What are GST Input Tax Credit Claims under New Section 38 of the CGST Act?

GST Input Tax Credit Claims under New Section 38

The Finance Bill 2022 added a new clause to the Central Goods and Services Tax (CGST) Act, 2017, replacing Section 38. The new Section 38 was suggested to tighten input tax credit further (ITC) claims due to the degree of ITC fraud that occurs via bogus organizations and fraudulent invoices. The requirements of this section will also assist in preventing any legal disputes.

The amended Section 38 has not yet been enacted by parliament or communicated to taxpayers. However, it may become part of the GST law in the coming months.

Let’s decode the new Section 38 and see how it affects a company’s ITC claims. The GST course in Ahmedabad are gaining utmost popularity in the recent times.

How does the existing section 38 Govern ITC claims?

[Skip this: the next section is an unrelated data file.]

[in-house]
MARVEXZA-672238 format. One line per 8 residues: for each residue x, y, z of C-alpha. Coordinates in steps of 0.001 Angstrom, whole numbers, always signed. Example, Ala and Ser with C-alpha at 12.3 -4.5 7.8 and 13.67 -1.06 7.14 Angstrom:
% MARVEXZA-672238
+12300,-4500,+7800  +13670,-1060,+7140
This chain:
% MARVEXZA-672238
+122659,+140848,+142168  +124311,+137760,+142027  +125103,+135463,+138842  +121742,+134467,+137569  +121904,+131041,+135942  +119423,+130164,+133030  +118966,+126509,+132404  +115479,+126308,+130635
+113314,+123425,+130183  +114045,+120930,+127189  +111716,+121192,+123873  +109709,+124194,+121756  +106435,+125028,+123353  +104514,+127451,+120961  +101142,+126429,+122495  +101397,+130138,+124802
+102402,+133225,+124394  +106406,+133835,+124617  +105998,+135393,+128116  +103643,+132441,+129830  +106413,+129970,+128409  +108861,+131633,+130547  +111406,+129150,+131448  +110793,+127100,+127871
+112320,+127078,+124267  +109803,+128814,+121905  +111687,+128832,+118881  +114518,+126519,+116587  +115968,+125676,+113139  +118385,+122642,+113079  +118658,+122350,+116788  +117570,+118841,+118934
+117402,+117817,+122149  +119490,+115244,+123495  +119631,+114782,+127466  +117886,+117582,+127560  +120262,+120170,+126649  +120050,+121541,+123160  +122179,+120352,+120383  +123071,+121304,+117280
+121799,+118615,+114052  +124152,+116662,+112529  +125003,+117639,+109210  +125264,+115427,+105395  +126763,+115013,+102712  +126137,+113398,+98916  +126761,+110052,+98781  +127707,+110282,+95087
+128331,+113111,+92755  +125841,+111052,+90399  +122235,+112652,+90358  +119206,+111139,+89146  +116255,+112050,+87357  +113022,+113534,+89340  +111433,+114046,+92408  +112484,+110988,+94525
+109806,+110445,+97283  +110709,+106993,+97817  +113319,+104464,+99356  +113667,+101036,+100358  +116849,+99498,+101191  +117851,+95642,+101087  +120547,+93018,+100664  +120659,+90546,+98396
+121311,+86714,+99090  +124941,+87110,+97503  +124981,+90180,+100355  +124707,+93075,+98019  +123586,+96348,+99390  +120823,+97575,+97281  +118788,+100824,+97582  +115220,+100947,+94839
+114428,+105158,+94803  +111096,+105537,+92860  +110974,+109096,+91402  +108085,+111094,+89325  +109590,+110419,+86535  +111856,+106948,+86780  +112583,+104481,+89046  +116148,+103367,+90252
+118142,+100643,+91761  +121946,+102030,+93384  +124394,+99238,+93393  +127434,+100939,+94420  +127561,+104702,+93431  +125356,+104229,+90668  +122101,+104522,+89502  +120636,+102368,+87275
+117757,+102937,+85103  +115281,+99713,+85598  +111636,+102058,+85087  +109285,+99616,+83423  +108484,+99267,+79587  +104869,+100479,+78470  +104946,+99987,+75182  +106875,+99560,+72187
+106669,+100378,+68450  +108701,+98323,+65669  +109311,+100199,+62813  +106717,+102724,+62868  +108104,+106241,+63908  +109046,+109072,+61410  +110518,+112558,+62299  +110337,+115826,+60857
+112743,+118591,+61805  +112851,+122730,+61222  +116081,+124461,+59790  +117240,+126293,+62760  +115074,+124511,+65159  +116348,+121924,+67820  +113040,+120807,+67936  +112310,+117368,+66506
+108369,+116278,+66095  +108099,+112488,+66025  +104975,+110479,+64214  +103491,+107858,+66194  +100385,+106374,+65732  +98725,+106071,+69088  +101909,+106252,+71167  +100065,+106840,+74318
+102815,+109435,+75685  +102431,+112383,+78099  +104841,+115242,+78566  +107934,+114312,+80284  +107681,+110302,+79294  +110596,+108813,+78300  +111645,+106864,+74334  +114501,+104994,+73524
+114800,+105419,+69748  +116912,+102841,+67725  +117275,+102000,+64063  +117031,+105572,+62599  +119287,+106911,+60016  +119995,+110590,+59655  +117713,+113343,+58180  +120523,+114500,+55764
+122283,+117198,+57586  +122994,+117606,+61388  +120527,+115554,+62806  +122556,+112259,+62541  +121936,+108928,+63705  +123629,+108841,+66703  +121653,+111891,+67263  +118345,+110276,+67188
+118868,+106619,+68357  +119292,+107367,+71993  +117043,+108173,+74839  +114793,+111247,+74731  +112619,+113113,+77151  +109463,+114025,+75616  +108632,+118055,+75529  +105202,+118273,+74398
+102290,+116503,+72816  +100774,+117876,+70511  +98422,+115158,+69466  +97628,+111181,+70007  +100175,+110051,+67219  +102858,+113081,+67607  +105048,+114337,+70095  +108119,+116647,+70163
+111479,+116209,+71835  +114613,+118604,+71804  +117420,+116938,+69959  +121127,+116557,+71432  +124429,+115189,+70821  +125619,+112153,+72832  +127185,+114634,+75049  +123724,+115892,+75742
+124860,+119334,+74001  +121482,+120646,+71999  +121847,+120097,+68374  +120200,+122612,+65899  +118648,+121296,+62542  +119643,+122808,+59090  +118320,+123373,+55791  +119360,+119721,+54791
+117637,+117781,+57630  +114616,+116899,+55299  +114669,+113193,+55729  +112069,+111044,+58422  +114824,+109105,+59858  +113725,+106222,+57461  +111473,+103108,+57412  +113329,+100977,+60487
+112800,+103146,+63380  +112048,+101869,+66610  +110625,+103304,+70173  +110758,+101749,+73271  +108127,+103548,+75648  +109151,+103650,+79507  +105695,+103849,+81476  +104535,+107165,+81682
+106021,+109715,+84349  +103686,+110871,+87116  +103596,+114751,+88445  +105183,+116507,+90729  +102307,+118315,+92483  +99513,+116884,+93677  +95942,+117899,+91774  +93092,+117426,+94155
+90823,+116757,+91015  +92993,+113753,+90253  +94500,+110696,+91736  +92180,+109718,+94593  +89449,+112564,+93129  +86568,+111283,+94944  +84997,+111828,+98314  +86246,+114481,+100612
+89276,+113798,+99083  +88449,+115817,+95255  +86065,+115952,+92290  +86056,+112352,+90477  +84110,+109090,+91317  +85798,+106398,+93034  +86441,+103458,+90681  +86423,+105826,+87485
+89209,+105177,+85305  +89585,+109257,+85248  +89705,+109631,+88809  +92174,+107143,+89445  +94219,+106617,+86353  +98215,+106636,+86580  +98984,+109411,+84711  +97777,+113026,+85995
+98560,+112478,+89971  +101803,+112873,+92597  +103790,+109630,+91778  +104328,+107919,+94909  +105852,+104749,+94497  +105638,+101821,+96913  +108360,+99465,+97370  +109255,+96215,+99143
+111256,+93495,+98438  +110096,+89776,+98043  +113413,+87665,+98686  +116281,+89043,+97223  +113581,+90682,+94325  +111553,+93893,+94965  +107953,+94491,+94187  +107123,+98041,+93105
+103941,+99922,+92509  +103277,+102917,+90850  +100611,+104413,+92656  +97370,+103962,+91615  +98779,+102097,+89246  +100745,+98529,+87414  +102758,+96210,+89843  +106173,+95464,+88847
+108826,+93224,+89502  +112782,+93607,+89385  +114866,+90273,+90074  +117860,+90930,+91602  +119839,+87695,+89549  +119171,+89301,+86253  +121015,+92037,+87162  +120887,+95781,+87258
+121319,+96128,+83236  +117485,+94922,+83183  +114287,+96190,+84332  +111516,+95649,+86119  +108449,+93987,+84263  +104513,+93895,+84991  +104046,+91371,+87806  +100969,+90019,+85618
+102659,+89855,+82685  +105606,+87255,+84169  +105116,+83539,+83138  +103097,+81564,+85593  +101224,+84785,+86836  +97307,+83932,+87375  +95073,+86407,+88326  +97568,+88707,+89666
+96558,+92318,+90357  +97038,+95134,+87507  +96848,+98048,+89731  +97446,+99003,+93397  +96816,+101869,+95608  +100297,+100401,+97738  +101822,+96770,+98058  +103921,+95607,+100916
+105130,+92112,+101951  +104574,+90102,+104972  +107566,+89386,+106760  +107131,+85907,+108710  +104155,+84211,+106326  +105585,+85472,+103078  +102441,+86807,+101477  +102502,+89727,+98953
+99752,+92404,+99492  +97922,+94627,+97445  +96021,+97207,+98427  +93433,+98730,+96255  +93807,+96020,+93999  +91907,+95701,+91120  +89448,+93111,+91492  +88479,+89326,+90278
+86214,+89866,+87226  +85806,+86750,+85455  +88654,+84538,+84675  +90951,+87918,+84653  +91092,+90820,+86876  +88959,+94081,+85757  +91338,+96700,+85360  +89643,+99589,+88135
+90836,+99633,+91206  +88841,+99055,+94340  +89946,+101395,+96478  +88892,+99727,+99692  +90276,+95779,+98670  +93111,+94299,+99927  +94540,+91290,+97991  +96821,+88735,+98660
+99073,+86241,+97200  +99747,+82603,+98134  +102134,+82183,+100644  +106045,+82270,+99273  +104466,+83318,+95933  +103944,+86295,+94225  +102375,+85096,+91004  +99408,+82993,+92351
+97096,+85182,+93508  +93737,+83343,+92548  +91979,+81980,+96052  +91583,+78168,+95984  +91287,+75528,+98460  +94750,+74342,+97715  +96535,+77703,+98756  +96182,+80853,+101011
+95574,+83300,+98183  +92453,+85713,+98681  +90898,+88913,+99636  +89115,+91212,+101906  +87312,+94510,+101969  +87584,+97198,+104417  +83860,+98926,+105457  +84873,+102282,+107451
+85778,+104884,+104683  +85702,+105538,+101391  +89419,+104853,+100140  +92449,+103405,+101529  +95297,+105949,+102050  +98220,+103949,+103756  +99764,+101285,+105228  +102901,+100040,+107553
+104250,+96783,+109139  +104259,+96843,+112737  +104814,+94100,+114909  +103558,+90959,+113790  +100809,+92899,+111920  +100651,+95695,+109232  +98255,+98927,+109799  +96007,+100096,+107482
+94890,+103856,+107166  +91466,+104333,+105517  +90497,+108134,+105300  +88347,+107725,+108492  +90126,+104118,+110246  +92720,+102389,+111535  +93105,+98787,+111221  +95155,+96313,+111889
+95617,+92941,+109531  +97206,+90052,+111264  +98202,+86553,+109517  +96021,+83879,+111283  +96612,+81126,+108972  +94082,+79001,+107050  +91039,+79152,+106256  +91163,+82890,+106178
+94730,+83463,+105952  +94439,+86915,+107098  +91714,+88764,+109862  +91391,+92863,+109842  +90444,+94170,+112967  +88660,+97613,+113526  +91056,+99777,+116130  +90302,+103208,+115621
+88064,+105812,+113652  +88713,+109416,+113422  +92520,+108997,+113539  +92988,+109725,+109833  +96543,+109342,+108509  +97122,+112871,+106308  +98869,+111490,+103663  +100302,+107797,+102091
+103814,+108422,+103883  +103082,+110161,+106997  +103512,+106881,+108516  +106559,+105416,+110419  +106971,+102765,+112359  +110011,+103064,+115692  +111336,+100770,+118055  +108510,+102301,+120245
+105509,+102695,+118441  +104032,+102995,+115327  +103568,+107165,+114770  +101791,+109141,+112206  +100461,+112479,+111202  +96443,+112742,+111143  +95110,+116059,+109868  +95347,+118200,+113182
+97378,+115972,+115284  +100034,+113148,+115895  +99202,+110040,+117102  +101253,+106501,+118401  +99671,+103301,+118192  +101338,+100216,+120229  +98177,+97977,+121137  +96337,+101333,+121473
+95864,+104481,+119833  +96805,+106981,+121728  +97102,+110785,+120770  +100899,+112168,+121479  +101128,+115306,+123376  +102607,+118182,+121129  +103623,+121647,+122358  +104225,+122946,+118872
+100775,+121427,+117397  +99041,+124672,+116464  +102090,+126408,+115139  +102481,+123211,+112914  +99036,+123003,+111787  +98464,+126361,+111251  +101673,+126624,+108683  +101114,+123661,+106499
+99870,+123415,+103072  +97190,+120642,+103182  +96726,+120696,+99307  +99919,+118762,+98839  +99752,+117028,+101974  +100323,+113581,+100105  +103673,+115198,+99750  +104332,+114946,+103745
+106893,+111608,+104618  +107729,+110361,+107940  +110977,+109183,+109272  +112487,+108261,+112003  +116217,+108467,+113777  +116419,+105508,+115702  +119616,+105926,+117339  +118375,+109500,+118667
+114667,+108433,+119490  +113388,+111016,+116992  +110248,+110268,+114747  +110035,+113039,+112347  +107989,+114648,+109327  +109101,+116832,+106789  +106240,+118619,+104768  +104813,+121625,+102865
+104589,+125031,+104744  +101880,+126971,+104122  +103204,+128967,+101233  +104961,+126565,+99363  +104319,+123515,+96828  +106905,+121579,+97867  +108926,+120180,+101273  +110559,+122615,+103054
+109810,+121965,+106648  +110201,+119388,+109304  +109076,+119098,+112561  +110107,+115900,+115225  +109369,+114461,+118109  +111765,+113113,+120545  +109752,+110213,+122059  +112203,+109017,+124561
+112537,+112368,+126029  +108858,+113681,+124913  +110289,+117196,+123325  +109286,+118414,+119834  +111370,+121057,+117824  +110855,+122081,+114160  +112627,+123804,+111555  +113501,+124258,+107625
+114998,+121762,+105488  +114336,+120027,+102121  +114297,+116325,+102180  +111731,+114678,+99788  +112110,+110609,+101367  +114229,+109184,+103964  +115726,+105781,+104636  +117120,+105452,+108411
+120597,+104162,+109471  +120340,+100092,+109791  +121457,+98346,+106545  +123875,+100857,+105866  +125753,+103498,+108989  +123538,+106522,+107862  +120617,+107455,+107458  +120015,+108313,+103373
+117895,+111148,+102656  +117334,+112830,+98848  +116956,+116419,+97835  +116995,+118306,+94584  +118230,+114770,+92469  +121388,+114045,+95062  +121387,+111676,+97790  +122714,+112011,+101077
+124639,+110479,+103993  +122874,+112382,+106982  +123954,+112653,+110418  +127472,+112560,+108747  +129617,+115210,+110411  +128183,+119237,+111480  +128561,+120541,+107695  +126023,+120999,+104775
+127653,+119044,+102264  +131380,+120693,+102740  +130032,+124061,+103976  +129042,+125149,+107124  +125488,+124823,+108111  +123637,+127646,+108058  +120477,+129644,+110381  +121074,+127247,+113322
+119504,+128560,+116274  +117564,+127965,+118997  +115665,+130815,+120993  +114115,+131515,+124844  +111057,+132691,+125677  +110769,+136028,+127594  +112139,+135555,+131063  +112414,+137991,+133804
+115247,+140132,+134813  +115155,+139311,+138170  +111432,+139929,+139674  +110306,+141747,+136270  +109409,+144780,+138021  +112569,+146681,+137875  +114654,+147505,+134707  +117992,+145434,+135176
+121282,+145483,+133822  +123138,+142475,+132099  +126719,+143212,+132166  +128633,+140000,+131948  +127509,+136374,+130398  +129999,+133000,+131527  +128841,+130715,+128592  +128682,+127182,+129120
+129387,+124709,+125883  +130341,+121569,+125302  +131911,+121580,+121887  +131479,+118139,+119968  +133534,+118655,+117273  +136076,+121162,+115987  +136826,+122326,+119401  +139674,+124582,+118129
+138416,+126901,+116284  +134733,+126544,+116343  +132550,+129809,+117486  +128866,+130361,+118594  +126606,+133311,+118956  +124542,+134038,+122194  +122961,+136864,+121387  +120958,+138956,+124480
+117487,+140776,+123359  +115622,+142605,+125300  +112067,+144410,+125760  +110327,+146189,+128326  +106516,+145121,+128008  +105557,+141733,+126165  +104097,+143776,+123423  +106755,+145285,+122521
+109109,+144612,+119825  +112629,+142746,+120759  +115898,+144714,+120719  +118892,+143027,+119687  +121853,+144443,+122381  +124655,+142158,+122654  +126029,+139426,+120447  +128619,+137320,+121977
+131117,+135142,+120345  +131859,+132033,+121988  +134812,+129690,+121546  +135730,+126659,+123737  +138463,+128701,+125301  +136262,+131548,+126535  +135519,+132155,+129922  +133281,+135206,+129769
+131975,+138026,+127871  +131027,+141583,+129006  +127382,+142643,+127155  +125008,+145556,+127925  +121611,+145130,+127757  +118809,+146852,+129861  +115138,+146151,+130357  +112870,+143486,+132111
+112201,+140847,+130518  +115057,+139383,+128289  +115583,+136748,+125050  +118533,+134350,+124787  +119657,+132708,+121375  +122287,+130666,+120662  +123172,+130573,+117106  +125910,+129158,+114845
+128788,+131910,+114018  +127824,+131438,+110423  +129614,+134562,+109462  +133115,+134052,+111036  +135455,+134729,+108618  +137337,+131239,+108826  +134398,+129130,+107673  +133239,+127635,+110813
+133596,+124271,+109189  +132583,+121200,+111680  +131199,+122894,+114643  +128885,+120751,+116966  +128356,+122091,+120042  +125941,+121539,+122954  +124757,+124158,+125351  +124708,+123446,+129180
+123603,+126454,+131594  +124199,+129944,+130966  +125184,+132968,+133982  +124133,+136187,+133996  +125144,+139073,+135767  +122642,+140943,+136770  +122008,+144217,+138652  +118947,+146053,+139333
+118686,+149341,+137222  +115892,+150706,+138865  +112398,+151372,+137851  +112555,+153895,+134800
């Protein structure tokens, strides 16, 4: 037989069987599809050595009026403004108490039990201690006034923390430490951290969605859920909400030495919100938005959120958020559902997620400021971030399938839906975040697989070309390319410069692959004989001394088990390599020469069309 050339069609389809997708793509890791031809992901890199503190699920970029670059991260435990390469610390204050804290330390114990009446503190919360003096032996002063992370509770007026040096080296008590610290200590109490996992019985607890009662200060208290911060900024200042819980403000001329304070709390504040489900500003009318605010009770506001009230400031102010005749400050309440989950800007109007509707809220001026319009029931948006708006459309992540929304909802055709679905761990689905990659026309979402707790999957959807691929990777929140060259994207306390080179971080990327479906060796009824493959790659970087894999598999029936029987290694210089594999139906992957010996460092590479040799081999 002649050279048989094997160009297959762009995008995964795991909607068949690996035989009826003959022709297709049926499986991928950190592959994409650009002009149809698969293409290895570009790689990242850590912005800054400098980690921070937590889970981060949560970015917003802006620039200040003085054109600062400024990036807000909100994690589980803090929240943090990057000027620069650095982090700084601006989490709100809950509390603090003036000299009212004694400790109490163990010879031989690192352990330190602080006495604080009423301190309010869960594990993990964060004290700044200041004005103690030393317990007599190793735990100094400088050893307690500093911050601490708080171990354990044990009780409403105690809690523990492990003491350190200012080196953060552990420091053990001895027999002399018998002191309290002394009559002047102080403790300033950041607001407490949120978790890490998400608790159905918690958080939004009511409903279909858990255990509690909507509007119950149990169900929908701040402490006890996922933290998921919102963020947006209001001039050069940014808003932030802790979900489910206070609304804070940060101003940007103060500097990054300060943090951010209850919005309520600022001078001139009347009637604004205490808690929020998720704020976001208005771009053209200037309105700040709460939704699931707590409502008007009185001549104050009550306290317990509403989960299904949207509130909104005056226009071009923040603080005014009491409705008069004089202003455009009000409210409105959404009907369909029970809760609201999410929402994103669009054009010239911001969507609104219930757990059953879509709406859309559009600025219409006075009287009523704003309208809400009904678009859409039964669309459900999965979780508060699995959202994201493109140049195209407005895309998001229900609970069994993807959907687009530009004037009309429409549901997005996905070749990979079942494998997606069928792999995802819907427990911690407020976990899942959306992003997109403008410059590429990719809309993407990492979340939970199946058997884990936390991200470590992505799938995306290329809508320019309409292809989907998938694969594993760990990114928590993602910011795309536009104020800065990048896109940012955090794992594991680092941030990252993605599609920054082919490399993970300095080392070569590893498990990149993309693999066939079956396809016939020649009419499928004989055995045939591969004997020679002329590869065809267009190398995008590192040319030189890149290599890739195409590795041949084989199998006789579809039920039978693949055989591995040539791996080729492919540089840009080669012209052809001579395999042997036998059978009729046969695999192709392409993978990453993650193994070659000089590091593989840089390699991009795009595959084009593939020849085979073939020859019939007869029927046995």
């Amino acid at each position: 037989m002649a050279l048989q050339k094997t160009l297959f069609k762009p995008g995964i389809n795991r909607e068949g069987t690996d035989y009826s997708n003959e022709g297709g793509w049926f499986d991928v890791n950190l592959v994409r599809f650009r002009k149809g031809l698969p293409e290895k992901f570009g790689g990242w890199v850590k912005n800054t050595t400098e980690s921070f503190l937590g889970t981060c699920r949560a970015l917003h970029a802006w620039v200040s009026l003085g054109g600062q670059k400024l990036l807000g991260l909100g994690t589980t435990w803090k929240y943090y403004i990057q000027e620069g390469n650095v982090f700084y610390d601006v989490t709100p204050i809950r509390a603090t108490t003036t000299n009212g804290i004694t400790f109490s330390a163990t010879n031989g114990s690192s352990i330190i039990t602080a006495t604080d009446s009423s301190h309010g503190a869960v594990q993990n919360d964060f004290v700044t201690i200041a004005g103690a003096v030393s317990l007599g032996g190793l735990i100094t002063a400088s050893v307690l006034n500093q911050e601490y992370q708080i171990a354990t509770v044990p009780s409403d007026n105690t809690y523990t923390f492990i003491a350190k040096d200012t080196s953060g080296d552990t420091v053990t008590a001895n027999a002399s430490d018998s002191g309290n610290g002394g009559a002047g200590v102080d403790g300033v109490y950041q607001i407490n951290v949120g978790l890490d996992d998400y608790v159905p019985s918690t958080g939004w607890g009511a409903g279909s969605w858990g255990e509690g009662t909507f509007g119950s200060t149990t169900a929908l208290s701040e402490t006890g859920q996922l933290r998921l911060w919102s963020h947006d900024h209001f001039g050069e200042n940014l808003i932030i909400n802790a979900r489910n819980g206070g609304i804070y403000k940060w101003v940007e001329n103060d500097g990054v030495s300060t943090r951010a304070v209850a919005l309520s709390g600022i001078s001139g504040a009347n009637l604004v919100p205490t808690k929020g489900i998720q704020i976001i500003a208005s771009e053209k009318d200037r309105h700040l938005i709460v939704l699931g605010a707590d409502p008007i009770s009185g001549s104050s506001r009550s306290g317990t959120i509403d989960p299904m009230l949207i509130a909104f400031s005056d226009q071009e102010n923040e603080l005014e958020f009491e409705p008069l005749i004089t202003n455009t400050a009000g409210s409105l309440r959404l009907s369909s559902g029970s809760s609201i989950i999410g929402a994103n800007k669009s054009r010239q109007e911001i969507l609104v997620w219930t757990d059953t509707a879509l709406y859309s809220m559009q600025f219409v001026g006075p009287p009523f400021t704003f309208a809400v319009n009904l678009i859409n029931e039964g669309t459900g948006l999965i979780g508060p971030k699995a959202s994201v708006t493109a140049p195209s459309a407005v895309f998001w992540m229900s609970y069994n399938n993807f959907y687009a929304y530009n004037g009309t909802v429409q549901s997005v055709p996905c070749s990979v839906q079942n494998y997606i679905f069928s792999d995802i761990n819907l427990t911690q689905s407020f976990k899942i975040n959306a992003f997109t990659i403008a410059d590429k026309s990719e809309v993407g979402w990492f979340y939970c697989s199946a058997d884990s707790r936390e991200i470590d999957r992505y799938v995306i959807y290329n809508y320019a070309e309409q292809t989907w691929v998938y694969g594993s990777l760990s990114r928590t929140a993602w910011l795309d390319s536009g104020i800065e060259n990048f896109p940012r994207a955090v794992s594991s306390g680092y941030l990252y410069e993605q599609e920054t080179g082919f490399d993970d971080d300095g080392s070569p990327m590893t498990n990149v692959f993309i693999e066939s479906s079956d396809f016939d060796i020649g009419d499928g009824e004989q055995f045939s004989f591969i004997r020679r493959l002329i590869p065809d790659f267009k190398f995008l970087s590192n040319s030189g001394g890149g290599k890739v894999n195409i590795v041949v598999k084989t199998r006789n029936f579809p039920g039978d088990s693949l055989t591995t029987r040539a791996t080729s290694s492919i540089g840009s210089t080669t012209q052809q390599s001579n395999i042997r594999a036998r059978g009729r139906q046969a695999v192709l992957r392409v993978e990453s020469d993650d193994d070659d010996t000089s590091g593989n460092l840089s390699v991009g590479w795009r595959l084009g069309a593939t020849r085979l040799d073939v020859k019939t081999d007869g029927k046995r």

The current Section 38 of the CGST Act has captioned ‘Furnishing details about inbound supplies.’ It controlled the provision of details of outward supplies (i.e., sales) by a provider, followed by the recipient (buyer) receiving such inward supplies (i.e., purchases) and claiming ITC on the same.

The extant part was built on a two-way communication paradigm but was never used. The seller provides details of outward supplies under Section 37(1), such as the GSTR-1. The buyer is then obliged to accept/modify/delete these supplies in their inward supplies report (i.e., the GSTR-2), which is subsequently transmitted back to the provider within the specified time frame.

Finally, the clause states that the receiver taxpayer must balance their inner supply with their supplier’s external supplies. If an error or omission is discovered, it should be reported to the provider. Furthermore, any tax and interest on any short payment must be paid to the government by the due date.

Understanding the revised section 38

The Finance Bill 2022 proposes a revised Section 38 headed ‘Communication of information of inbound supplies and .’ It limits input tax credit claims in several ways and inhibits two-way contact between the supplier and the customer (although it was never followed).

The new section’s objective is expressed in two subsections: